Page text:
Ana Sophia Garcia-Cubas Assemat // Blog Writer
Hijab Butch Blues is a striking memoir written by Lamya H that takes her experiences growing up in the Middle East, along with her early adulthood in the United States, and interweaves them with some of the most recognizable stories from the Quran. Lamya leads us through the way her identity developed throughout her life, and makes us privy to her noteworthy negotiation between the queer communities she built for herself, and the familial and Muslim communities she valued and wanted in her life—even when she knew she would have to keep her queerness hidden to maintain some of these relationships. Her tone is witty and poignant, and the way she frames and reframes her experiences speaks to a creativity and a devoted approach to life that not many have.
The memoir is well-structured; it’s told chronologically with a retrospective point of view, which allows us to look back on Lamya’s memories of her childhood and teenage years with the wisdom she has gained in her adulthood. Lamya does a great job of taking us along with her in these stories about her life, as well as relating the stories from the Quran in an accessible way for non-Muslim readers.
I commend anyone who writes a memoir. It’s a vulnerable effort in which you become an archivist to your own life. You immortalize your experiences and knowledge for those who are interested in reading them. But, to an extent, you also fictionalize it. It’s impossible for anyone to remember verbatim how a certain conversation went, or the exact chain of events that led to a realization. One has to fill in the gaps a little. And in this filling, one may end up watering down the interaction being depicted to an airy summary, and its characters to stand-ins. Unfortunately, this is a pitfall that befalls many memoir writers, and that Lamya, at times, fell victim to.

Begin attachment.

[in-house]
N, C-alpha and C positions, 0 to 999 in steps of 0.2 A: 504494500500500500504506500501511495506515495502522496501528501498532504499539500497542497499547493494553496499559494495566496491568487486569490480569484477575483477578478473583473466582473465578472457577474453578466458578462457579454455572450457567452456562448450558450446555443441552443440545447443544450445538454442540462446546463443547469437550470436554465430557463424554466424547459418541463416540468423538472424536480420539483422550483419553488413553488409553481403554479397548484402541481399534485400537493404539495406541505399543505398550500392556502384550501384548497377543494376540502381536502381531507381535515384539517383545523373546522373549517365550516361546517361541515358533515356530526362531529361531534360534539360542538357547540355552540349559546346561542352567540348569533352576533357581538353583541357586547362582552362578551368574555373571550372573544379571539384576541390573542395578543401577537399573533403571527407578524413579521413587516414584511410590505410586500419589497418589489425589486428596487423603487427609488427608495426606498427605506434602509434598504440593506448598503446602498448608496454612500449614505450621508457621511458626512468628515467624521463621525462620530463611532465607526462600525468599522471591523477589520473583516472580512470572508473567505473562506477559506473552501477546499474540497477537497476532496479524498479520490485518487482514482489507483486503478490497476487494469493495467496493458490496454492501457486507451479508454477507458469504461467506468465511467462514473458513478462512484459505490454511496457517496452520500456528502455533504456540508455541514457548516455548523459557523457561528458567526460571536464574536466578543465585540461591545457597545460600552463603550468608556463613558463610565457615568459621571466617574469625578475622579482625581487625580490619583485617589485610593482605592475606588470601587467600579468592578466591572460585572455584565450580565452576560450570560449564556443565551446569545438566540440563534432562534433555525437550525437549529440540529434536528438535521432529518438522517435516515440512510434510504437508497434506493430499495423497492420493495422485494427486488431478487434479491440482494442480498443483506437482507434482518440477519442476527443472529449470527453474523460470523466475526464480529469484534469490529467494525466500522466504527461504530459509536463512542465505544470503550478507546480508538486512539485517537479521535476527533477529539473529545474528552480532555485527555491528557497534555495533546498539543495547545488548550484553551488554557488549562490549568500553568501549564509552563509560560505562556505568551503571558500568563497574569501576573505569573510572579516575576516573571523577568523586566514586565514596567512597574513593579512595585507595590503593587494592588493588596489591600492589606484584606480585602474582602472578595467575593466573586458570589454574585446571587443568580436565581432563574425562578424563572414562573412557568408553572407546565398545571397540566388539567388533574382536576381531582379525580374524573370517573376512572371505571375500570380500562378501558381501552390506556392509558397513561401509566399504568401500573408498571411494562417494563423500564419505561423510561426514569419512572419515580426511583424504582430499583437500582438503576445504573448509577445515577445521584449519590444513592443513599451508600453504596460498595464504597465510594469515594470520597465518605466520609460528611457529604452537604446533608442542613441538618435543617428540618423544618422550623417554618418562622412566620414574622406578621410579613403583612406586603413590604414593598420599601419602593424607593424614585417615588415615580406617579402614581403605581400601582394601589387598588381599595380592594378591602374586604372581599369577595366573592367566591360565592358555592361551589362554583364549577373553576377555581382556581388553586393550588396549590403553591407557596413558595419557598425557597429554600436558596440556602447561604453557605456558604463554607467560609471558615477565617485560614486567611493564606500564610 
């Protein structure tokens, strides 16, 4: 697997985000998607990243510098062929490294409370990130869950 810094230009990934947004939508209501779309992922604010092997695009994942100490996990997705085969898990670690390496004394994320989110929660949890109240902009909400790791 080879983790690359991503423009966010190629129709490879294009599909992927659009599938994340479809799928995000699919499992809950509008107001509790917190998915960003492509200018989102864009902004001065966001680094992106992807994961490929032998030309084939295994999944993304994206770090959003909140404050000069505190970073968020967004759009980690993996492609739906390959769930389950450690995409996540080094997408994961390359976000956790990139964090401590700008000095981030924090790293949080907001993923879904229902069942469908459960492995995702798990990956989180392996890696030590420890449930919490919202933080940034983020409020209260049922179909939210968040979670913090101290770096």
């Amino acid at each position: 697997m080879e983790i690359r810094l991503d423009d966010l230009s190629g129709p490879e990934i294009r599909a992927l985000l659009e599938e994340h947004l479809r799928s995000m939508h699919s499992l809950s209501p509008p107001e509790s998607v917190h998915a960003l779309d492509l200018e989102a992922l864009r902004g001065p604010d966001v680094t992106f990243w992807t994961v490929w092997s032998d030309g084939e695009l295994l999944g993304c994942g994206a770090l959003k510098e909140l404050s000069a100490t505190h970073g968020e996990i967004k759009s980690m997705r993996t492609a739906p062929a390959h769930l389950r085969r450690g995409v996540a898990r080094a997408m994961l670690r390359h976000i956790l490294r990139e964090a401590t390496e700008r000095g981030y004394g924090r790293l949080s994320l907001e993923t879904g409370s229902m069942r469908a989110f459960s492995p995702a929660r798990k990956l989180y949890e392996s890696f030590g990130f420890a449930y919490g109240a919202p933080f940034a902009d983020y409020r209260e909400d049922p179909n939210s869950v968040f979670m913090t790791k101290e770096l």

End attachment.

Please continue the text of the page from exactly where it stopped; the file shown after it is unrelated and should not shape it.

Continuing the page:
While a memoir is mostly a dissection of the self, it’s important to provide a complex representation of the people around you in order to sound realistic. Too often, the reader would have to sit through a scene of an argument where Lamya’s counterpart spoke robotically, without any sort of allusion to interiority whatsoever. All the characters spoke in the same register and with the same vocabulary she did, which ended up sounding like the entire book was just the author talking to herself instead of engaging with other people. This made it difficult to take some of the confrontations or discussions seriously because they all sounded so much like Plato’s dialogues. And if it’s annoying when Plato creates a stand-in dummy who conveniently is really bad at defending their point and is always clearly in the wrong—now imagine how irritating it is in a memoir.
Because none of the other characters have a voice, as a reader, you have to grasp their personality through their actions. But since this is Lamya’s memoir, all of their actions revolve around her, so they don’t work as a great window. This meant that a lot of her relationships were difficult to communicate to the reader. She tells us that they’re great friends, that they’re a found family, but all the reader sees is the ways in which the friends aid Lamya’s self-development, making them seem much more like surprisingly well-versed therapists—because everyone in the memoir speaks in the same stiff register at all times—instead of actual people who are in a reciprocal friendship.
I don’t think there is one right way to write a memoir, but a memoir should be more than just a window into the author’s internal monologue. In my opinion, a successful memoir is often a snapshot of a time, place, and people—and the people are just as important as all the other elements. A memoir that only deals with the author’s reflections may as well just be an essay, and Hijab Butch Blues reads much more like a journal entry than it does a memoir. I’m sure it was a very cathartic experience to the author, but it does not make for a very fulfilling experience to the reader.